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For this blog entry, we diverge from the savannas of northern Tanzania and the burned forests of the western US to take you to the coral reefs of the Western Indian Ocean - specifically, the magical islands of Zanzibar located 25-50 kilometers off the eastern coast of mainland Tanzania.
Zanzibar is world-famous for its exotic spices, intriguing history, and stunning white-sand beaches. But one of the most fascinating aspects about the island is what lies hidden beneath the gentle waves that lap her shore.
Mangrove forests fringing the island act as a nursery for fish. Seagrass beds and lush coral gardens teem with tropical fish, and in deeper waters larger species such as barracuda, kingfish, tuna, and wahoo hunt together with Napoleonic wrasse, manta rays, sharks, and dolphins. These reefs support literally hundreds of species of hard and soft corals and fish as well as sea turtles, crustaceans, and marine mammals. The coral reefs that surround Zanzibar are in generally good condition but are showing some troubling signs of stresses similar to other reefs in the Western Indian Ocean. These stresses include overexploitation, destructive activities (fishing and anchor damage), and pollution. An additional threat includes the spread of a predator known as the Crown-of-Thorns sea star (click here for more information).
We recently visited Chumbe Island Coral Park and Mnemba Marine Park. Enjoy a short underwater video and some photographs we took of these incredible reefs.
Complex early seral forests (CESFs or Snag Forests) are created by high-intensity fire or bark beetles. They occur when most of the live trees in a stand are killed, leaving behind an area of dead trees (called snags) and a carpet of downed logs, flowers, shrubs, and small saplings. Many people believe fire and bark beetles "destroy" forests, but in fact they create a new and different kind of forest which is critical habitat for a variety of species, from woodpeckers to bluebirds to bats because they offer an abundance of food and shelter. Despite the importance of Snag Forests, there is currently no inventory of these habitats in the Sierra Nevada, and this vegetation type is not recognized in any habitat classification system. Below is a new white paper spearheaded by Dr. Dominick DellaSala of the Geos Institute, and co-authored by Wild Nature Institute's Monica Bond and other colleagues, that calls for a full inventory of Snag Forests and regulatory protections for these habitats during upcoming forest management planning in the Sierra Nevada, to ensure a future for the many different plants and animals that depend upon them.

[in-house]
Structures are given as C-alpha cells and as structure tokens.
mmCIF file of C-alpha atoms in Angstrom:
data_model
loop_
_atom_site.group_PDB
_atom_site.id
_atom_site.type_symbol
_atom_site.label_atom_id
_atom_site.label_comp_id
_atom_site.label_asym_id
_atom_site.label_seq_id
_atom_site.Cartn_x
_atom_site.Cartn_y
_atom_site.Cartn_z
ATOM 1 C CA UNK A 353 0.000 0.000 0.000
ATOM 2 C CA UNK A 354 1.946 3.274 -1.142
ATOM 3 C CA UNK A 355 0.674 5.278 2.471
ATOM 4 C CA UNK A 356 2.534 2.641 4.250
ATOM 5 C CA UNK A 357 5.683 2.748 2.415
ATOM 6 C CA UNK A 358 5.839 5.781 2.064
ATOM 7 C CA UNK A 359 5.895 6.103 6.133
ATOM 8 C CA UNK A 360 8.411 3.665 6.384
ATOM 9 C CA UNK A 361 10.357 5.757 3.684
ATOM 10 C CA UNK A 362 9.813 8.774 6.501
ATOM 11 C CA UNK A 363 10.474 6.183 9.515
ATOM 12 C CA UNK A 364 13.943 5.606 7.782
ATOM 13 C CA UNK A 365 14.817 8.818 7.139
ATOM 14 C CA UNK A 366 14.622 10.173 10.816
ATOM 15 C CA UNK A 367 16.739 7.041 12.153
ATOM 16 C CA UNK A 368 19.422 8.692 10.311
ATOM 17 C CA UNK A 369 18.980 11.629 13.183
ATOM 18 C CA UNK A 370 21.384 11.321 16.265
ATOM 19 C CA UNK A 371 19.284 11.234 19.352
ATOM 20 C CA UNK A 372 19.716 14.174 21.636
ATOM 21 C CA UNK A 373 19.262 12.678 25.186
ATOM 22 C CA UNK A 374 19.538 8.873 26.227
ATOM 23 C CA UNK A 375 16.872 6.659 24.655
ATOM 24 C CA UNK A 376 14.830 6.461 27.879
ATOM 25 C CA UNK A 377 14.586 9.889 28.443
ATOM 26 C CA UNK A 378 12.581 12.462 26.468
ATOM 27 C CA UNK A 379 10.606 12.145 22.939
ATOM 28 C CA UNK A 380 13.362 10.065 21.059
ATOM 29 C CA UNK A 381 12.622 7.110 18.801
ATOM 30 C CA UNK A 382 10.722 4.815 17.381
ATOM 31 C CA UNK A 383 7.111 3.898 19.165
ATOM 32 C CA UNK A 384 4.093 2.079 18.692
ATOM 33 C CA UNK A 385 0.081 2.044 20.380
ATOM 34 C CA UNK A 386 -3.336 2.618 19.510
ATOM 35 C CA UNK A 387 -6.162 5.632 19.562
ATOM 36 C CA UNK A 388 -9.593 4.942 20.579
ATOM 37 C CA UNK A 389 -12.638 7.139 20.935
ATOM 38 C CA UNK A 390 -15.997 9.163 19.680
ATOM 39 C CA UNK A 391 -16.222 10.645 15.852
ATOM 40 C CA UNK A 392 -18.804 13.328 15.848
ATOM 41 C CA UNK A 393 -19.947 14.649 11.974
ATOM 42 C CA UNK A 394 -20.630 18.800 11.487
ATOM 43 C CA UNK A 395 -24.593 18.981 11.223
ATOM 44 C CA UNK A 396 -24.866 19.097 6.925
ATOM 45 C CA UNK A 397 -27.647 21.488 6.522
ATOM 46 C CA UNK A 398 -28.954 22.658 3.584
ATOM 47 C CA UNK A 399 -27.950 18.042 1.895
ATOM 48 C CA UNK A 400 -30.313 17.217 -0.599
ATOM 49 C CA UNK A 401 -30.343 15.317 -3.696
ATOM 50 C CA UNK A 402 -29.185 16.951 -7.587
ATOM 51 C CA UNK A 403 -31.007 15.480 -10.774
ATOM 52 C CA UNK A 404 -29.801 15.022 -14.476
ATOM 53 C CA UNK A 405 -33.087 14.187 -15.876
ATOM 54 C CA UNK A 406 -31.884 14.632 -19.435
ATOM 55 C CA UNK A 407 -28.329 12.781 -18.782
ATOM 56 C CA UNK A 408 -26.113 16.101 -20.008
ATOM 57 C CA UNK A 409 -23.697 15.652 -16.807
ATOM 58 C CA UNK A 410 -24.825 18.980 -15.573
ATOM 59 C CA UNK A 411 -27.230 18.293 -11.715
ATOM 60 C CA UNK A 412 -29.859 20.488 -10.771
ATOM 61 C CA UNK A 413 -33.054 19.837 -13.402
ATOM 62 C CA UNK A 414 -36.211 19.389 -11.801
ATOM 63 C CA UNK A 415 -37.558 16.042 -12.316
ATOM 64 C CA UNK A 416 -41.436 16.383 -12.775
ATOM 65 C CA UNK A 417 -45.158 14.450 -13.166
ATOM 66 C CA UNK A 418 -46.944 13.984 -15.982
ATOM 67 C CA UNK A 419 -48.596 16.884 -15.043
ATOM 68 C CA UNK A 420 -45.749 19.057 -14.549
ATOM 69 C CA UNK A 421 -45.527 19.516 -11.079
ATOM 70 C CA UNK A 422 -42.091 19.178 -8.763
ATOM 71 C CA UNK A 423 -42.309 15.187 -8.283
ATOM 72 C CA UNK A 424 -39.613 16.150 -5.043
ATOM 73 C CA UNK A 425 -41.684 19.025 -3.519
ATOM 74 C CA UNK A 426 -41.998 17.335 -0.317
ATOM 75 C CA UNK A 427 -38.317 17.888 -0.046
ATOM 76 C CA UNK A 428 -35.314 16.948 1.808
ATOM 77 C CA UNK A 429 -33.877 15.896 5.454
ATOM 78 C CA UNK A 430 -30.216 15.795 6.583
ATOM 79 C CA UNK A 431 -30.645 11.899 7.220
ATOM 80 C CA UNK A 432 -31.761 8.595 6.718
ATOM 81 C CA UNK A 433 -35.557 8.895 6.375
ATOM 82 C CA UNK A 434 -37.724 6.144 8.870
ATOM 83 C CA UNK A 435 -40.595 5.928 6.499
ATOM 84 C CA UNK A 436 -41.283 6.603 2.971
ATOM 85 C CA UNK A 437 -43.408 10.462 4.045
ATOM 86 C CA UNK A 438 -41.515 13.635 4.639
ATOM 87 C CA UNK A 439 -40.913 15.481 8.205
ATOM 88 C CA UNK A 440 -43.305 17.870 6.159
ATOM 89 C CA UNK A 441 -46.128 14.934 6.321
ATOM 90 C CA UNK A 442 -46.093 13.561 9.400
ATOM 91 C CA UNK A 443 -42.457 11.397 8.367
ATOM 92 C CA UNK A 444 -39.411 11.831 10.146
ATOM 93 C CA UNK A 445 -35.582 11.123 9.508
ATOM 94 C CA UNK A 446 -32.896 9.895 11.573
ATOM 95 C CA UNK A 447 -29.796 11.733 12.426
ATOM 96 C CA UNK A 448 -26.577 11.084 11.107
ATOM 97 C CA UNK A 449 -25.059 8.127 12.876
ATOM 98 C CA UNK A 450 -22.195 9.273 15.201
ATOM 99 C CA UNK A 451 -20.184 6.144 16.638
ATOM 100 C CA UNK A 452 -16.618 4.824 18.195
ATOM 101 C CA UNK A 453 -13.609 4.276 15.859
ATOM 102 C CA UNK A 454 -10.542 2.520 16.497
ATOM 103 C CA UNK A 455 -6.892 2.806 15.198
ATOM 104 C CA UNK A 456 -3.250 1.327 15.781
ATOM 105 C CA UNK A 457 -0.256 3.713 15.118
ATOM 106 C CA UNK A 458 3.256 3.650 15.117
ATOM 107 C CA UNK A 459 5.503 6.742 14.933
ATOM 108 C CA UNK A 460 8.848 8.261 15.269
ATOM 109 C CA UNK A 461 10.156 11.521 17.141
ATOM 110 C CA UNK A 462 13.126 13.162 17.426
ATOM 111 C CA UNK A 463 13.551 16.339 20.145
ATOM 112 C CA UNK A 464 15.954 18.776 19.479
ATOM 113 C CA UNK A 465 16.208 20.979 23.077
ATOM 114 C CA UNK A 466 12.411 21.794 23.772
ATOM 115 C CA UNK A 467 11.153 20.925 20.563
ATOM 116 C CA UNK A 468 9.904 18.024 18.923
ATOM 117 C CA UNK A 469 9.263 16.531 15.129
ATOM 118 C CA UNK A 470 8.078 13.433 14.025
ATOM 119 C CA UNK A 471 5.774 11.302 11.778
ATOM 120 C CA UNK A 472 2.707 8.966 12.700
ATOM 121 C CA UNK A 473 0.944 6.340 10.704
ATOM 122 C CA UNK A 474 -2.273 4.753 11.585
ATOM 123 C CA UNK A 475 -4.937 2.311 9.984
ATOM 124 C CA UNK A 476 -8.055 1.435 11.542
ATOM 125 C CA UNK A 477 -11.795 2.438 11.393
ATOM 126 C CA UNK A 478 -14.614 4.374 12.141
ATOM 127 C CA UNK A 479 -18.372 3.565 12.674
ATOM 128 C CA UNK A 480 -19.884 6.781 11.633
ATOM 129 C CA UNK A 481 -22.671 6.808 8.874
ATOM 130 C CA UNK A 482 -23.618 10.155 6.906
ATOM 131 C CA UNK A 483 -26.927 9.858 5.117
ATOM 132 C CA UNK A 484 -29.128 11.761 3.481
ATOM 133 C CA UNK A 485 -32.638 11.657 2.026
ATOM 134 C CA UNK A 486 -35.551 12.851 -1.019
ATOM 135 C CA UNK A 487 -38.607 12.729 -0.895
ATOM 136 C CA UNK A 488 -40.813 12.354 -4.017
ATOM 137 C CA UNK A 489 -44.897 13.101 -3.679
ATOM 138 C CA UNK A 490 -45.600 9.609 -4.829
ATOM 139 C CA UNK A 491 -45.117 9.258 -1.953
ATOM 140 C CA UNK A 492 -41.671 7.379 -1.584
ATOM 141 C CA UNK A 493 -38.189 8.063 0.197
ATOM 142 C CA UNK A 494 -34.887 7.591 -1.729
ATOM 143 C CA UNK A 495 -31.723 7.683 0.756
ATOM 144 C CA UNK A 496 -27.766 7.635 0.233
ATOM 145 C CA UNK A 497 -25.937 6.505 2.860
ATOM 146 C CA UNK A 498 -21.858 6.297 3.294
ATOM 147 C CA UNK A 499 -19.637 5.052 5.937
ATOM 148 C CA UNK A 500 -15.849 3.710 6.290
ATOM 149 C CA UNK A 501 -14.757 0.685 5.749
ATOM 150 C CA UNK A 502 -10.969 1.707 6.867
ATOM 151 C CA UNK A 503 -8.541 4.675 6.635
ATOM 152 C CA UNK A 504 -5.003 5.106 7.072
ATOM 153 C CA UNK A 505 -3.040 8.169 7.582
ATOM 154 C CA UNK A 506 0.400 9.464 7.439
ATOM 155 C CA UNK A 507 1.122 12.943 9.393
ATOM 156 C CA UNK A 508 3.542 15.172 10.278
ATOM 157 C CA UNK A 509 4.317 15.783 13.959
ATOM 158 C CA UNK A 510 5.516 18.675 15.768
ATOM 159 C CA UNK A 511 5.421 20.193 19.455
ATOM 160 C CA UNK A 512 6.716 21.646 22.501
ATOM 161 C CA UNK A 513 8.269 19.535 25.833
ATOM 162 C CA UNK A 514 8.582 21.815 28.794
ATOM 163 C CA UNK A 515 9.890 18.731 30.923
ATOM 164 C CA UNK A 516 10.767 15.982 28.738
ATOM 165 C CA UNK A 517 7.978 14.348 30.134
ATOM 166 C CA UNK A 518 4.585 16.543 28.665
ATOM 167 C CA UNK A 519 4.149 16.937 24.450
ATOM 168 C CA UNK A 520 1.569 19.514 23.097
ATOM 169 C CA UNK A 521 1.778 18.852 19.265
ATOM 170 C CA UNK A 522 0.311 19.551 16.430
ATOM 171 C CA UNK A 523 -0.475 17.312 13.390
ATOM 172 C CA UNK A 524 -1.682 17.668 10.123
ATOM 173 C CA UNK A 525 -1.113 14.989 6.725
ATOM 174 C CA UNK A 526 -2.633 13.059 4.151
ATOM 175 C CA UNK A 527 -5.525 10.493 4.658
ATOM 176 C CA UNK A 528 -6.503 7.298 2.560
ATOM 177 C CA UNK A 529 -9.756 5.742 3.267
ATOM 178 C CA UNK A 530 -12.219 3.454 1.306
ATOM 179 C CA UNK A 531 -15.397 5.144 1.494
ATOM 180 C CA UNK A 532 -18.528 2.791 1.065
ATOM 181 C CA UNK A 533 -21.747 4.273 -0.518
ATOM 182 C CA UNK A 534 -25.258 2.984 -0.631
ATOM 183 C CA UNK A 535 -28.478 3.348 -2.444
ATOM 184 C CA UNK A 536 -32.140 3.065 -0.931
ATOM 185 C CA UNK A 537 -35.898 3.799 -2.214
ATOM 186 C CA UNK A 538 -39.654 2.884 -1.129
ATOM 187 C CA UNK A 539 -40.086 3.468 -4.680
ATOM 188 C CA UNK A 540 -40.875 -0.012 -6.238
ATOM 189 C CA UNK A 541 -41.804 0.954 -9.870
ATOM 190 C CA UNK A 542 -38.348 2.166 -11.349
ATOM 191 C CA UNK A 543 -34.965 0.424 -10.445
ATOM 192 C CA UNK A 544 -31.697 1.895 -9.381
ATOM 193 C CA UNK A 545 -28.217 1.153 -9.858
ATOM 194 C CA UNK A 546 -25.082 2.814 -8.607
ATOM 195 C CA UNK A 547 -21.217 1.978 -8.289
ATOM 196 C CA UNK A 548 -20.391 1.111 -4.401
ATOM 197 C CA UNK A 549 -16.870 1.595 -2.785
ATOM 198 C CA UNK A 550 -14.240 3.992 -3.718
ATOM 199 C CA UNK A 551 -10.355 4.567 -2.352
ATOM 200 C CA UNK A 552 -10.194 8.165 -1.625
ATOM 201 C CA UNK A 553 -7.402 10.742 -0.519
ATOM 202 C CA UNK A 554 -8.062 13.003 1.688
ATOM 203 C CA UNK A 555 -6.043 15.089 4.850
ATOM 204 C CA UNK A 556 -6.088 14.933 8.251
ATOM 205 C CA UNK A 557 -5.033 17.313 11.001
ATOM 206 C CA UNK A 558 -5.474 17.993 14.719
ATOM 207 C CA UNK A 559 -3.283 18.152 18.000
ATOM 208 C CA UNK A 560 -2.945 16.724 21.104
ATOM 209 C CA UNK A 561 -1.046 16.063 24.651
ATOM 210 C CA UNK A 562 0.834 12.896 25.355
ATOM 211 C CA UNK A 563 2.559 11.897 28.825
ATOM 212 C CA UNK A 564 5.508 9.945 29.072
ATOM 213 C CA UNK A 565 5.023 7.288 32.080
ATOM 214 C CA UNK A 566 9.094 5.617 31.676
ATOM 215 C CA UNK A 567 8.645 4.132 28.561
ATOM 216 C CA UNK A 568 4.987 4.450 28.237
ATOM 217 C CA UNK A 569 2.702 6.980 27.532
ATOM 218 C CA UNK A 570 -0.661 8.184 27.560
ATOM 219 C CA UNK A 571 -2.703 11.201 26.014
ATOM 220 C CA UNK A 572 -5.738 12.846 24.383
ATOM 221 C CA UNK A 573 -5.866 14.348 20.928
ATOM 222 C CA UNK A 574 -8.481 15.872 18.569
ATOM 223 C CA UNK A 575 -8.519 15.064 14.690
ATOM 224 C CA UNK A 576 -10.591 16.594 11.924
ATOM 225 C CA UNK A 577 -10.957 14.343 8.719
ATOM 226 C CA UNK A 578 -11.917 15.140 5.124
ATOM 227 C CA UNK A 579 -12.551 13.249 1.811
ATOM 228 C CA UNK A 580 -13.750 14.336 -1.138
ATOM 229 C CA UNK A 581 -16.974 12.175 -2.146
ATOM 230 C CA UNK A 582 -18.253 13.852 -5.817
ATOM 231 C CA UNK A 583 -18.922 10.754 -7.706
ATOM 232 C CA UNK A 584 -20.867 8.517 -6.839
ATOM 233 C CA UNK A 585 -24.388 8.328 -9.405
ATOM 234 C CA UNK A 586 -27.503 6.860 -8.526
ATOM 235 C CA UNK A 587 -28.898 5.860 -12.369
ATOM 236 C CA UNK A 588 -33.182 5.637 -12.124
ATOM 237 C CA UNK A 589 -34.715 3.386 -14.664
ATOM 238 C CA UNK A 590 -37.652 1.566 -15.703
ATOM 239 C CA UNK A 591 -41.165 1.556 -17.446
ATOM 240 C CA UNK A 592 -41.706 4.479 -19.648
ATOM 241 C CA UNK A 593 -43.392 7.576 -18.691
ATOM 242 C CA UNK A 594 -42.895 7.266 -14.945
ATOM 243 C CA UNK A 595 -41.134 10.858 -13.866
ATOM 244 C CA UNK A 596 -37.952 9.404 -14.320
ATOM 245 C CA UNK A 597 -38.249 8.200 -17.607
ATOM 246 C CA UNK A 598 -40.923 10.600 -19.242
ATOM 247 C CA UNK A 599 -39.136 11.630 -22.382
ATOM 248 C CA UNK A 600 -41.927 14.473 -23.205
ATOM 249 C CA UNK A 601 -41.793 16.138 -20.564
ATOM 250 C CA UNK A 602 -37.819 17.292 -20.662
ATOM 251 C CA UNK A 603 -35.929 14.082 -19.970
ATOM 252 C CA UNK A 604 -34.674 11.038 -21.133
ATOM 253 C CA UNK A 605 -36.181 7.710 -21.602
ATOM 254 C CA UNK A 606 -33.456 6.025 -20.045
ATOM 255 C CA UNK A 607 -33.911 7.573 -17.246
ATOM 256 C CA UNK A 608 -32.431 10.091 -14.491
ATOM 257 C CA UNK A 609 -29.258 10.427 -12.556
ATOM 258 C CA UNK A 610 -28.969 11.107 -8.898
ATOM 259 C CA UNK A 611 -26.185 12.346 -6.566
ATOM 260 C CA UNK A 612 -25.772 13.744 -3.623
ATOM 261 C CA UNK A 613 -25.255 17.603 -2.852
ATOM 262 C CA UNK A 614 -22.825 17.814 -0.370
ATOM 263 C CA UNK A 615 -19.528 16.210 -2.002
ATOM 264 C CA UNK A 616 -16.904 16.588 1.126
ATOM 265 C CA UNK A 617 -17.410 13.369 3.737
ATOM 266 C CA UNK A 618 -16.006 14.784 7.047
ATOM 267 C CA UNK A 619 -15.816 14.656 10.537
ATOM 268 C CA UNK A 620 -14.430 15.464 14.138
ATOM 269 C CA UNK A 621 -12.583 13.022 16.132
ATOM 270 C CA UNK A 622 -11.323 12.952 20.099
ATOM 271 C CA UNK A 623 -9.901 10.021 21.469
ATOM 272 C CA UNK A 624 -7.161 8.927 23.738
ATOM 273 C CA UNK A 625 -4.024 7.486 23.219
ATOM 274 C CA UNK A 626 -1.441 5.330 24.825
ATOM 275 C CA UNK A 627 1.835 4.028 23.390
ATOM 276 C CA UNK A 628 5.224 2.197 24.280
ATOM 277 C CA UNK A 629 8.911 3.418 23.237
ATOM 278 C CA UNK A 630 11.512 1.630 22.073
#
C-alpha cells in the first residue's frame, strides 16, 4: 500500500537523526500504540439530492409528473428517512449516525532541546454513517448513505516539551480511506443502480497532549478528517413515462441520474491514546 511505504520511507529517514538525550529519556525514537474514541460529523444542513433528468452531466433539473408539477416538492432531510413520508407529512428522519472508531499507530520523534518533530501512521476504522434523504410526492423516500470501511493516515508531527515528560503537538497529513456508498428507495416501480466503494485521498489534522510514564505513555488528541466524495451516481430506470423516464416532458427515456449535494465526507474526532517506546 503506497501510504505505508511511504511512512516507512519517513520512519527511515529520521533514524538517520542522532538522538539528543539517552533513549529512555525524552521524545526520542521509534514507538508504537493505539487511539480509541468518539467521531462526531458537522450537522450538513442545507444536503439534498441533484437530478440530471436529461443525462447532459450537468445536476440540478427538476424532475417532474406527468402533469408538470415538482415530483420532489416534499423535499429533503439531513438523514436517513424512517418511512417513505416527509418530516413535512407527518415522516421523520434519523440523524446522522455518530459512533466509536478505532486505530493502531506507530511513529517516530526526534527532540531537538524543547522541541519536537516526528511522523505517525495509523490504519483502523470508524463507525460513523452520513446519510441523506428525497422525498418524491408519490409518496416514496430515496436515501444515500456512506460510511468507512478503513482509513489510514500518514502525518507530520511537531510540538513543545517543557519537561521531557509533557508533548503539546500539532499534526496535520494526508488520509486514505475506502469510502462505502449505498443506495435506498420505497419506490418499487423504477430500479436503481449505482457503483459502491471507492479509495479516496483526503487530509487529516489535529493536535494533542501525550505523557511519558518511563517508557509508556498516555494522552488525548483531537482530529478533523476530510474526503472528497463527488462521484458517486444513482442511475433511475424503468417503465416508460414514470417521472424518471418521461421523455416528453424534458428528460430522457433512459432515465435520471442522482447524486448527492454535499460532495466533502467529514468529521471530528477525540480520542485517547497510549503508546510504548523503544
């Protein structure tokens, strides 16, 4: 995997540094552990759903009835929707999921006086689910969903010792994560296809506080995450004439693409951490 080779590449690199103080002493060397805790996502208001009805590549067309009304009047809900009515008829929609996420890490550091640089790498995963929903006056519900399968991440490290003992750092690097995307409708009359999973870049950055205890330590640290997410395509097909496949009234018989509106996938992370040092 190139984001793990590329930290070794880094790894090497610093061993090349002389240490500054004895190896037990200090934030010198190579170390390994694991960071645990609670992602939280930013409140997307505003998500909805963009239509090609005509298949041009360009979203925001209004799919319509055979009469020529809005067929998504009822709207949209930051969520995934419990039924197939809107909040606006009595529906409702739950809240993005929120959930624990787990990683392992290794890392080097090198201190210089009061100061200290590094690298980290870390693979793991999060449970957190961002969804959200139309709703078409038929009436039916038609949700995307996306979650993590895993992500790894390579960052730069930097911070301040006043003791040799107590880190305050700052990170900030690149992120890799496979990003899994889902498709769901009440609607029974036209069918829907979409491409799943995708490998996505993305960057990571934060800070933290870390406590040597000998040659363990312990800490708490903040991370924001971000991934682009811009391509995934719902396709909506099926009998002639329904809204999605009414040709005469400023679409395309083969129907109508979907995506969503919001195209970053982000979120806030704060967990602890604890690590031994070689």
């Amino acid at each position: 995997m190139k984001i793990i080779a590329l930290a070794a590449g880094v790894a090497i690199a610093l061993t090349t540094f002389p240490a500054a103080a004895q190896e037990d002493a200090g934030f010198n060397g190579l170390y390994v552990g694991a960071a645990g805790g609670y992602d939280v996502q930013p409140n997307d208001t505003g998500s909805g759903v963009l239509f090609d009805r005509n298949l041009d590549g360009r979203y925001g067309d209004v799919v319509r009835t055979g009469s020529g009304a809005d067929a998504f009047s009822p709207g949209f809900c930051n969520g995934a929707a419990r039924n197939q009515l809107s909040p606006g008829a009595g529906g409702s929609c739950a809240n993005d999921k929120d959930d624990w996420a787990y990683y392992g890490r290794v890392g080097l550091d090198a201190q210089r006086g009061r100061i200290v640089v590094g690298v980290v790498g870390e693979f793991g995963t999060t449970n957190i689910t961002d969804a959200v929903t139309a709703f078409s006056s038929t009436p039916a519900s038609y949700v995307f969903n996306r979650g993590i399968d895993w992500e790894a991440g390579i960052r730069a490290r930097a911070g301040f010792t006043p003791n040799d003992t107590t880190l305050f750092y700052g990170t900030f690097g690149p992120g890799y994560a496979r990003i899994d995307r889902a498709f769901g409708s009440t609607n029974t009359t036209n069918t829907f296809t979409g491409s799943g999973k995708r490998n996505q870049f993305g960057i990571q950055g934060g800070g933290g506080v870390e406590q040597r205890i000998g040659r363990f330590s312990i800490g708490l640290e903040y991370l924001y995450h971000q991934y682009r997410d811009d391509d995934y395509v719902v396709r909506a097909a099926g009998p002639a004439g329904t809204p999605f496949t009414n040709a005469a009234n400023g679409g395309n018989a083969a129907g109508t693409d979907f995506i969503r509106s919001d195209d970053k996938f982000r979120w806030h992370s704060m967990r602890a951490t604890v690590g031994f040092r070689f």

One of our great pleasures is bird-watching, and the Tarangire Ecosystem is one of the best in the world for viewing our avian brethren. With over 550 different species in Tarangire National Park, bird lovers are rarely disappointed here. The wet season marks the breeding season for numerous species, and the associated magnificent plumage and displays from males seeking a mate. From the bright colors of the Southern Red Bishop and the long tail of the Acacia Paradise Wydah to the extraordinary display of the Kori Bustard, these males make every effort to impress females with their health and vigor. Below are photos of some hard-working fellas we spotted during our ungulate surveys!